Angry with his support for legislation that the Congressional Budget Office estimated would strip healthcare from more than 20 million American, Coloradans greeted Gardner with jeers as he arrived at the event.

      At one point during the discussion, Gardner asked how many in the audience supported single-payer healthcare.

      An “overwhelming majority in the high school auditorium raised their hands,” reports Colorado Public Radio.

    • Standing Rock Spawned a Generation of Water Protectors. Now They’re on the Move.

      Forty miles north of where the Standing Rock resistance camps once stood, Matt Lone Bear and Carter Gunderson crouch on the curb, changing the brakes on a Chevy Blazer. As they wrestle a worn rotor off the axle, they discuss their plans. They’ll stick around until their court dates later in June, then hit the road for a tour of the Standing Rock diaspora—camps that have sprung up across the country to oppose fossil fuel projects, living on after the battle against the Dakota Access Pipeline (DAPL).

      To the east, in Huntingdon County, Penn., the Gerhart family and their supporters have formed Camp White Pine on family property, which lies in the path of the Mariner East 2 natural gas pipeline. The pipeline’s owner, Energy Transfer Partners—the same company behind DAPL—hasinvoked eminent domain to cross the property, but construction faces resistance in the form of tree sits and other direct actions. Farther east, in Mahwah, N.J., the Native-led Split Rock Sweetwater Prayer Camp stands in the way of the Pilgrim pipeline. The camp’s Facebook page declares “solidarity with Standing Rock & all who resist the black snake worldwide.”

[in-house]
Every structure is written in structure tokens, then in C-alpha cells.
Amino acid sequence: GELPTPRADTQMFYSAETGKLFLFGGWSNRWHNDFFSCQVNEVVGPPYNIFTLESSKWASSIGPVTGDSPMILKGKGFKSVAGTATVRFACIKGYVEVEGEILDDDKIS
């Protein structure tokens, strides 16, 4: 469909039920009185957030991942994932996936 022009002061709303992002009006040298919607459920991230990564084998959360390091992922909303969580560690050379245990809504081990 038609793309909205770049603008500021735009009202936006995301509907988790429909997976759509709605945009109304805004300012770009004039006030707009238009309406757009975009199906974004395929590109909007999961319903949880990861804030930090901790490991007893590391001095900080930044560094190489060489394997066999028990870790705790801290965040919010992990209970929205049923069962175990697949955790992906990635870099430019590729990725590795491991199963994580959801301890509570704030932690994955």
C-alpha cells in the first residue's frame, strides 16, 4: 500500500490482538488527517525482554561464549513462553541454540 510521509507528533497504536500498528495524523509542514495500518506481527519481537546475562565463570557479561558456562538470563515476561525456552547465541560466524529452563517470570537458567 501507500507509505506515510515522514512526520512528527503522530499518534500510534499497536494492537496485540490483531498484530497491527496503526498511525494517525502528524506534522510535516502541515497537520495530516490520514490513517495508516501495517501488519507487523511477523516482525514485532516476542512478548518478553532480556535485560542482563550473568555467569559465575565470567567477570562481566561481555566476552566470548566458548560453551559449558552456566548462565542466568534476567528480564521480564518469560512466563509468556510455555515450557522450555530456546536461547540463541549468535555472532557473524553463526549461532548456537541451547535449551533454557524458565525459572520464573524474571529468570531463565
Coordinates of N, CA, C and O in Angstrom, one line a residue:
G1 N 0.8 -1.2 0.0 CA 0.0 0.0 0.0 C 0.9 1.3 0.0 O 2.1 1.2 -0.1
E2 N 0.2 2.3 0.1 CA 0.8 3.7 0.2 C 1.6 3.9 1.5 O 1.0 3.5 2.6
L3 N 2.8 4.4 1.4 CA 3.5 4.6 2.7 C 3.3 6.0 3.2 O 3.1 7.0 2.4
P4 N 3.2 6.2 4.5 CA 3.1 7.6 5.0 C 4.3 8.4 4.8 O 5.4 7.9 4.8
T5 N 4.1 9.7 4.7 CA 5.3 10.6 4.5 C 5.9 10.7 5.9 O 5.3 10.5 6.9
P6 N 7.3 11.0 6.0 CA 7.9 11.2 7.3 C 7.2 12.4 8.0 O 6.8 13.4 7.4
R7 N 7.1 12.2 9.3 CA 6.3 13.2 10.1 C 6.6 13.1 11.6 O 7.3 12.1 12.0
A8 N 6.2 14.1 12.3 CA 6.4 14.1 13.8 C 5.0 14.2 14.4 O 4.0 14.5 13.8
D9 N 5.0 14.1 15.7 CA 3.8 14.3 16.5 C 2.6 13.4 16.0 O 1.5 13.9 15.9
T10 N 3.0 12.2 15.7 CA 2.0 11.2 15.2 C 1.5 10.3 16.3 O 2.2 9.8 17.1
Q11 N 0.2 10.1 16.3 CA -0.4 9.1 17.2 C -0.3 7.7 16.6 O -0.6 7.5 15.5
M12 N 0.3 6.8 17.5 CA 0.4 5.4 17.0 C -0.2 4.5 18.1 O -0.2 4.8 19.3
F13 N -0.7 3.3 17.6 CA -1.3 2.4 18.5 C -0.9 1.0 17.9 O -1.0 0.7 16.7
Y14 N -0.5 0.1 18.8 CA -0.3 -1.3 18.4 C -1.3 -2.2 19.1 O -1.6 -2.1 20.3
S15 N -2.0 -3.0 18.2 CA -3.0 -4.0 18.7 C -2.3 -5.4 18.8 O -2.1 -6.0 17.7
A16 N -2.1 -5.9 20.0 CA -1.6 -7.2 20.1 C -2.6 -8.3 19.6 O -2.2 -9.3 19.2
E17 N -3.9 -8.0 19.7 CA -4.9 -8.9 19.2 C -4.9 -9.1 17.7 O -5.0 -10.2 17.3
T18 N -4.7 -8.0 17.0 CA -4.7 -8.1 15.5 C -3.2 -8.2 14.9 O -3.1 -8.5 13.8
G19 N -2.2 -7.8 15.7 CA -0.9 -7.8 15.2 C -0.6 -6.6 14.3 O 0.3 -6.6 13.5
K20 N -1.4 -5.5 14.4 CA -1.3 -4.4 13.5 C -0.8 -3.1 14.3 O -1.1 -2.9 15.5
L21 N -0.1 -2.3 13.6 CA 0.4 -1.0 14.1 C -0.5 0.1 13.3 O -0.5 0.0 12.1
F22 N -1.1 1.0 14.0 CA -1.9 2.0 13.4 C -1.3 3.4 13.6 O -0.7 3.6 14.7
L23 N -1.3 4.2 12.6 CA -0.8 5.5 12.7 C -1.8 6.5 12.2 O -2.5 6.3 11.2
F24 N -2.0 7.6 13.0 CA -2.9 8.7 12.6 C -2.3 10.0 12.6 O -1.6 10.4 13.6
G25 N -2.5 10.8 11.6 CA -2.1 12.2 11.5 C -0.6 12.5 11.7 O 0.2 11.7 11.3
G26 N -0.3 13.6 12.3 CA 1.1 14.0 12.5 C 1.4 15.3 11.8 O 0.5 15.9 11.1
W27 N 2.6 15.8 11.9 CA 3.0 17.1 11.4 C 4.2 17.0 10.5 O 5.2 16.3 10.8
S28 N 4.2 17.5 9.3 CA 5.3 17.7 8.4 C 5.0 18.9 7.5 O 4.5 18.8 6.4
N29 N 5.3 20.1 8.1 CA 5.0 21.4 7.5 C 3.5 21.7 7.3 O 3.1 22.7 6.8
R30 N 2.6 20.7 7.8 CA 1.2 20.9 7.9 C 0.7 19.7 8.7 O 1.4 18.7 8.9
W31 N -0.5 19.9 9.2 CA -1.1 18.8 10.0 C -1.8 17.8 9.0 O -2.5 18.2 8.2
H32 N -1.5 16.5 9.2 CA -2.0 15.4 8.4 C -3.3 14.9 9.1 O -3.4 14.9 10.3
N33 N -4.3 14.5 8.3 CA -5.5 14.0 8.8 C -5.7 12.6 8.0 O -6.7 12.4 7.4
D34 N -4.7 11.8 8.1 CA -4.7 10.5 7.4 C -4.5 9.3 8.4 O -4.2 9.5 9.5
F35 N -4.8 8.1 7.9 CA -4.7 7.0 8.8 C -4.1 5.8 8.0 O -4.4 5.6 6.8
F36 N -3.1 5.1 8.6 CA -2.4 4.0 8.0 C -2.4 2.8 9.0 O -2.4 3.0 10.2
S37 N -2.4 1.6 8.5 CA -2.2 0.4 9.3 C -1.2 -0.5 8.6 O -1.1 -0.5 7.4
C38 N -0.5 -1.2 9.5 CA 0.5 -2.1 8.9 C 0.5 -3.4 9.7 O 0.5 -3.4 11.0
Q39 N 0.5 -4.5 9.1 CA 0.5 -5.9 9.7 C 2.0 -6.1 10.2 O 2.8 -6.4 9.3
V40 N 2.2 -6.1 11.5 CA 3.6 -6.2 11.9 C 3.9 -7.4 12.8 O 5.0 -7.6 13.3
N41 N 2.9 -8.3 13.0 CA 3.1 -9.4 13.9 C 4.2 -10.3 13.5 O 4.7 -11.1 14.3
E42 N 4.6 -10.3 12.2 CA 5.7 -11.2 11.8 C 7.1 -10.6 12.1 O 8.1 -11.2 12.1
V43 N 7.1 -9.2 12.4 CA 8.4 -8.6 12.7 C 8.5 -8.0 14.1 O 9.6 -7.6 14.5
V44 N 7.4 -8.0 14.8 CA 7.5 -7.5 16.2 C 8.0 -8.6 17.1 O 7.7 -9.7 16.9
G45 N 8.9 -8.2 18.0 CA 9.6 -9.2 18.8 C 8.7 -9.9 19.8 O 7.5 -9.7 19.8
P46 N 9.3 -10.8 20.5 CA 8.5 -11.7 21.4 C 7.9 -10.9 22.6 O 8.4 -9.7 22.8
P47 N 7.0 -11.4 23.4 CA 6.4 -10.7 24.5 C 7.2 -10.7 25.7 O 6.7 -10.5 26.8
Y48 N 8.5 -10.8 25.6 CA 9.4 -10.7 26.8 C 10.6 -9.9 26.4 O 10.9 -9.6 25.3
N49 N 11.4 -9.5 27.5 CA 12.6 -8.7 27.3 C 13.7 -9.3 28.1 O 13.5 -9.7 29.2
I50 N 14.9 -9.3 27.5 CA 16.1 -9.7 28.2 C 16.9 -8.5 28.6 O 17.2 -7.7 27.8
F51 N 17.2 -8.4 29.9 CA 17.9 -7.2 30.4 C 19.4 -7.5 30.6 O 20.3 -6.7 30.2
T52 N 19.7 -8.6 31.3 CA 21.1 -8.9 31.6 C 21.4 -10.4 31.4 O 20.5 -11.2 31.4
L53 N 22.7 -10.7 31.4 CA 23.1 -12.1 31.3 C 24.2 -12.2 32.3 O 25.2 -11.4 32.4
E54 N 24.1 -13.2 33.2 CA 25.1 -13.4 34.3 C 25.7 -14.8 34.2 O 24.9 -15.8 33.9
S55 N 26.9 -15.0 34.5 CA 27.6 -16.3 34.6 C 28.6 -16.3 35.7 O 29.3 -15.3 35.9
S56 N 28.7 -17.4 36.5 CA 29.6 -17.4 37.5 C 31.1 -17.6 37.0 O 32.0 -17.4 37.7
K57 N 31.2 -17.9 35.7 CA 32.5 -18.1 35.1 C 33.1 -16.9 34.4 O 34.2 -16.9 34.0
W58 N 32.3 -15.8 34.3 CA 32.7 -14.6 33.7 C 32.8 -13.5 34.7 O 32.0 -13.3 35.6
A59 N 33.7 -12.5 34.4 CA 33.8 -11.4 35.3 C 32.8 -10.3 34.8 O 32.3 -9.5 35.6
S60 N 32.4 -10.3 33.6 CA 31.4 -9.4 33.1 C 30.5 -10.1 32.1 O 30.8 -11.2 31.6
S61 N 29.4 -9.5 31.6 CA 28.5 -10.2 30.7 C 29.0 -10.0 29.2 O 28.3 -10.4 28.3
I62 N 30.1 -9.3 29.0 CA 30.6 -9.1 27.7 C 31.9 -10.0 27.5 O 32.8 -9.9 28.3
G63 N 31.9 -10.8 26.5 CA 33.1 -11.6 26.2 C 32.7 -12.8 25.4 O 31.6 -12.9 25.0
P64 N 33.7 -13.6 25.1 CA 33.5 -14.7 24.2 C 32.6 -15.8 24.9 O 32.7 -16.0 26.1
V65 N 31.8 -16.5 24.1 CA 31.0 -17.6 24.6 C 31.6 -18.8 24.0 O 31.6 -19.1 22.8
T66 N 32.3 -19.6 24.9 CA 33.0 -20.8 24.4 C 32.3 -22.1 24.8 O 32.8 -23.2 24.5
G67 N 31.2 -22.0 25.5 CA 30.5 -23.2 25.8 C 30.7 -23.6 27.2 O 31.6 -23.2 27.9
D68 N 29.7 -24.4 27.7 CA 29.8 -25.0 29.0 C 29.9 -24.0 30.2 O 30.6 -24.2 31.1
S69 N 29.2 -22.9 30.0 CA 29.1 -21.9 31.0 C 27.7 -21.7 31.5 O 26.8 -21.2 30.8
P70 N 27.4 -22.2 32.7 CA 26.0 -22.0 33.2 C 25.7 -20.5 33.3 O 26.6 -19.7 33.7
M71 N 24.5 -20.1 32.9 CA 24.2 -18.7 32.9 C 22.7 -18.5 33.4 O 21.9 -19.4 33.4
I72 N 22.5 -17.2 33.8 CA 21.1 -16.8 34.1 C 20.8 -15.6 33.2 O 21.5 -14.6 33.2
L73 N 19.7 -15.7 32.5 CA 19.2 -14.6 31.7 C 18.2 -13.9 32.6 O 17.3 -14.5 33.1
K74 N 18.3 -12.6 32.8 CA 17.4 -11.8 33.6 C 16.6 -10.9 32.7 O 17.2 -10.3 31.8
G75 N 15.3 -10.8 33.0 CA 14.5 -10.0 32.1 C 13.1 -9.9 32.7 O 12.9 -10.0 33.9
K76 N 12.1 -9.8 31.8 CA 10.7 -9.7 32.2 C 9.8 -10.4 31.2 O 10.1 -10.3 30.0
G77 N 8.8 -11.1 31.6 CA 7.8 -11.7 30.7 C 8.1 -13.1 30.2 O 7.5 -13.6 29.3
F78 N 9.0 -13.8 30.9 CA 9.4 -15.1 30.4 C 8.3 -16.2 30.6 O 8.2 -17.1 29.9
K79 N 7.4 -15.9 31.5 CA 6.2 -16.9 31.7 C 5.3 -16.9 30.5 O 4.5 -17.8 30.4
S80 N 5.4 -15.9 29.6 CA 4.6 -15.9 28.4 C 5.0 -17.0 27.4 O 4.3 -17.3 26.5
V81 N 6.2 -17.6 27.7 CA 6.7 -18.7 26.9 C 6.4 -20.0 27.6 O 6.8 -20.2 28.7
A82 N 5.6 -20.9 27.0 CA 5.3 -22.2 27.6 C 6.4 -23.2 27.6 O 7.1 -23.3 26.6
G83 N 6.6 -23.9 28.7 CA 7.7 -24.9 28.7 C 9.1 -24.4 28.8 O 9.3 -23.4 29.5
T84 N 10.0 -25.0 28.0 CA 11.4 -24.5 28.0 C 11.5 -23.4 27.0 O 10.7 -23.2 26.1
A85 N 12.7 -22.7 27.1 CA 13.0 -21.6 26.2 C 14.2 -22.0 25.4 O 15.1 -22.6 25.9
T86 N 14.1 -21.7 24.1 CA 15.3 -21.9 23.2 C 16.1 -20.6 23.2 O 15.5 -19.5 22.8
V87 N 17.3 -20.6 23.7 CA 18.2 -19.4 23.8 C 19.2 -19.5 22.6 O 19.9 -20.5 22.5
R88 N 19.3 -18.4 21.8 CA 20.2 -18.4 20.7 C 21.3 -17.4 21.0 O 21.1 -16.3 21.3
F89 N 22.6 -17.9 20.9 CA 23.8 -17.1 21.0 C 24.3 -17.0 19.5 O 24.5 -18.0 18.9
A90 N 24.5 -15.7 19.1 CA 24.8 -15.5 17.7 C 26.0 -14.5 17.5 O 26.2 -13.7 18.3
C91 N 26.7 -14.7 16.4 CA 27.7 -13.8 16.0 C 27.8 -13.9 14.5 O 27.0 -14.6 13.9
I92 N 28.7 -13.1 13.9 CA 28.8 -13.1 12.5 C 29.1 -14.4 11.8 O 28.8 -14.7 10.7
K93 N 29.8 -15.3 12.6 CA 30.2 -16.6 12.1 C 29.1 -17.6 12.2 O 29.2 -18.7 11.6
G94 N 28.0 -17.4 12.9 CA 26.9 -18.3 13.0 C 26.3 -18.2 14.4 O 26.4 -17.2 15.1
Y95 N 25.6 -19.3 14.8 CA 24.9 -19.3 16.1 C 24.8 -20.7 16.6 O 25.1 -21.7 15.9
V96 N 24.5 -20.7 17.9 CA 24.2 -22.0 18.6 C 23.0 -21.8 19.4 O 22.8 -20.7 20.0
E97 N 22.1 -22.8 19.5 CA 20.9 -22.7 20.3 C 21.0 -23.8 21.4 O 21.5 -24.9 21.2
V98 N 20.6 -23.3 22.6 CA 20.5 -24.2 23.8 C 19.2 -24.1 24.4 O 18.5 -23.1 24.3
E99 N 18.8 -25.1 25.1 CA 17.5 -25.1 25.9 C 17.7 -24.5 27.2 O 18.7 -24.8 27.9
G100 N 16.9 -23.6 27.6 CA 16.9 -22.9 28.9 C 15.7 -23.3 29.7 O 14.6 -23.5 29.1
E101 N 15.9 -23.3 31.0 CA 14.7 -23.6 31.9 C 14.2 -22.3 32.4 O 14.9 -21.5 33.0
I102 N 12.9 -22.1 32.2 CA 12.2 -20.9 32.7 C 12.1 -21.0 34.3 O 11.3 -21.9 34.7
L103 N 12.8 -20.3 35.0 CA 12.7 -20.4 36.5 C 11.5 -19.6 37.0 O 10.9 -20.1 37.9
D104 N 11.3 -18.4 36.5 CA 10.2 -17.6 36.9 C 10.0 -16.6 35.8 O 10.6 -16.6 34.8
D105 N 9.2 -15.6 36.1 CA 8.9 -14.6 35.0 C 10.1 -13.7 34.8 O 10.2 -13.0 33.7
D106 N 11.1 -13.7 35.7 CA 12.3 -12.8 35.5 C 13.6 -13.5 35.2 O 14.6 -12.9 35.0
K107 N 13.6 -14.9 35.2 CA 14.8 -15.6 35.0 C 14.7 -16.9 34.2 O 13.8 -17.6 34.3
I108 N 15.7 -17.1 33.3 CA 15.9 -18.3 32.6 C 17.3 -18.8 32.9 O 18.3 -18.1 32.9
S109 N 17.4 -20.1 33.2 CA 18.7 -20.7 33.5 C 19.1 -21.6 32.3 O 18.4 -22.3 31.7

• Appeal hearing set for pipeline security firm seeking Louisiana license

      Baton Rouge –
      A private security firm affiliated with the company proposing the Bayou Bridge Pipeline will soon state its case before state licensing officials, who so far have denied the firm’s effort to begin operating in Louisiana.

      TigerSwan, a North Carolina-based security contractor, worked as the lead security consultant for Energy Transfer Partners during the months-long Dakota Access Pipeline protests. The company is now seeking permission to operate in Louisiana, where the Bayou Bridge permitting process is underway. But officials denied their application for a private security license because the company’s facing a lawsuit in North Dakota.